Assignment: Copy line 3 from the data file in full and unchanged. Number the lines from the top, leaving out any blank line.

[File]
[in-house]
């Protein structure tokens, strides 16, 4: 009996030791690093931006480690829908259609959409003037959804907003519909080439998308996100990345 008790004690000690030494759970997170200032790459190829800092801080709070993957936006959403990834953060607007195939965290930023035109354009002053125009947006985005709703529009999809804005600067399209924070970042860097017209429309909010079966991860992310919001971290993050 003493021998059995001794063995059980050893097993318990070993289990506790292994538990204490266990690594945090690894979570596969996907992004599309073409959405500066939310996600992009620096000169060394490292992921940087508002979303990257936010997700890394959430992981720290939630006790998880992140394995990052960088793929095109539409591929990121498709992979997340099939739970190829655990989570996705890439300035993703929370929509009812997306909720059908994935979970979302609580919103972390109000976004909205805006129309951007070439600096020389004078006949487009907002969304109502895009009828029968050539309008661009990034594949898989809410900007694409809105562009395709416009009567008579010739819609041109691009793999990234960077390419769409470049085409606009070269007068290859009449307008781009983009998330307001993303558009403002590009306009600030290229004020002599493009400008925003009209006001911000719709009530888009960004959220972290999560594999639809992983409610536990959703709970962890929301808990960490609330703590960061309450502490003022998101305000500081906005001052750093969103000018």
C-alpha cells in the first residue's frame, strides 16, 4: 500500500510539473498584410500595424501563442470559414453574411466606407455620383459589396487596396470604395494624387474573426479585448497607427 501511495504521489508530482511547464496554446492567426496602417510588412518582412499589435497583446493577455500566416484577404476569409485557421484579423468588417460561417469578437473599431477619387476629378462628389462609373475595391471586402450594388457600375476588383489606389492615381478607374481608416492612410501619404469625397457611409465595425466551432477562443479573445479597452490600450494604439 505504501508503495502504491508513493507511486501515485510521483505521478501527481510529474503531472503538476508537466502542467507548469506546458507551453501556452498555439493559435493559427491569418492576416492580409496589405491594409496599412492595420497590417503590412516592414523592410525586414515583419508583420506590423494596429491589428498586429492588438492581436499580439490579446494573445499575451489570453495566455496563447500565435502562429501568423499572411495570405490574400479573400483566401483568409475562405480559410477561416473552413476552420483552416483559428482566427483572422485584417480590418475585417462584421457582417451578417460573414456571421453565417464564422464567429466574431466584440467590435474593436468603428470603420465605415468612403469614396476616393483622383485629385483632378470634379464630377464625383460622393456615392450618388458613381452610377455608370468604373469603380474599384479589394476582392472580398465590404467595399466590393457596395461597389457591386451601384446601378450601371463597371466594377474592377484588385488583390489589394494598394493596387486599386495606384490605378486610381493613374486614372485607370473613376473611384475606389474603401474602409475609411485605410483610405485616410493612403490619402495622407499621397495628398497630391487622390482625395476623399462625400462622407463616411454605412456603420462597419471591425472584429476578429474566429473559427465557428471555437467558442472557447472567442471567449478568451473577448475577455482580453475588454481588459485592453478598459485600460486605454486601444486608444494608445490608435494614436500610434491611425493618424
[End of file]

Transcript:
C-alpha cells in the first residue's frame, strides 16, 4: 500500500510539473498584410500595424501563442470559414453574411466606407455620383459589396487596396470604395494624387474573426479585448497607427 501511495504521489508530482511547464496554446492567426496602417510588412518582412499589435497583446493577455500566416484577404476569409485557421484579423468588417460561417469578437473599431477619387476629378462628389462609373475595391471586402450594388457600375476588383489606389492615381478607374481608416492612410501619404469625397457611409465595425466551432477562443479573445479597452490600450494604439 505504501508503495502504491508513493507511486501515485510521483505521478501527481510529474503531472503538476508537466502542467507548469506546458507551453501556452498555439493559435493559427491569418492576416492580409496589405491594409496599412492595420497590417503590412516592414523592410525586414515583419508583420506590423494596429491589428498586429492588438492581436499580439490579446494573445499575451489570453495566455496563447500565435502562429501568423499572411495570405490574400479573400483566401483568409475562405480559410477561416473552413476552420483552416483559428482566427483572422485584417480590418475585417462584421457582417451578417460573414456571421453565417464564422464567429466574431466584440467590435474593436468603428470603420465605415468612403469614396476616393483622383485629385483632378470634379464630377464625383460622393456615392450618388458613381452610377455608370468604373469603380474599384479589394476582392472580398465590404467595399466590393457596395461597389457591386451601384446601378450601371463597371466594377474592377484588385488583390489589394494598394493596387486599386495606384490605378486610381493613374486614372485607370473613376473611384475606389474603401474602409475609411485605410483610405485616410493612403490619402495622407499621397495628398497630391487622390482625395476623399462625400462622407463616411454605412456603420462597419471591425472584429476578429474566429473559427465557428471555437467558442472557447472567442471567449478568451473577448475577455482580453475588454481588459485592453478598459485600460486605454486601444486608444494608445490608435494614436500610434491611425493618424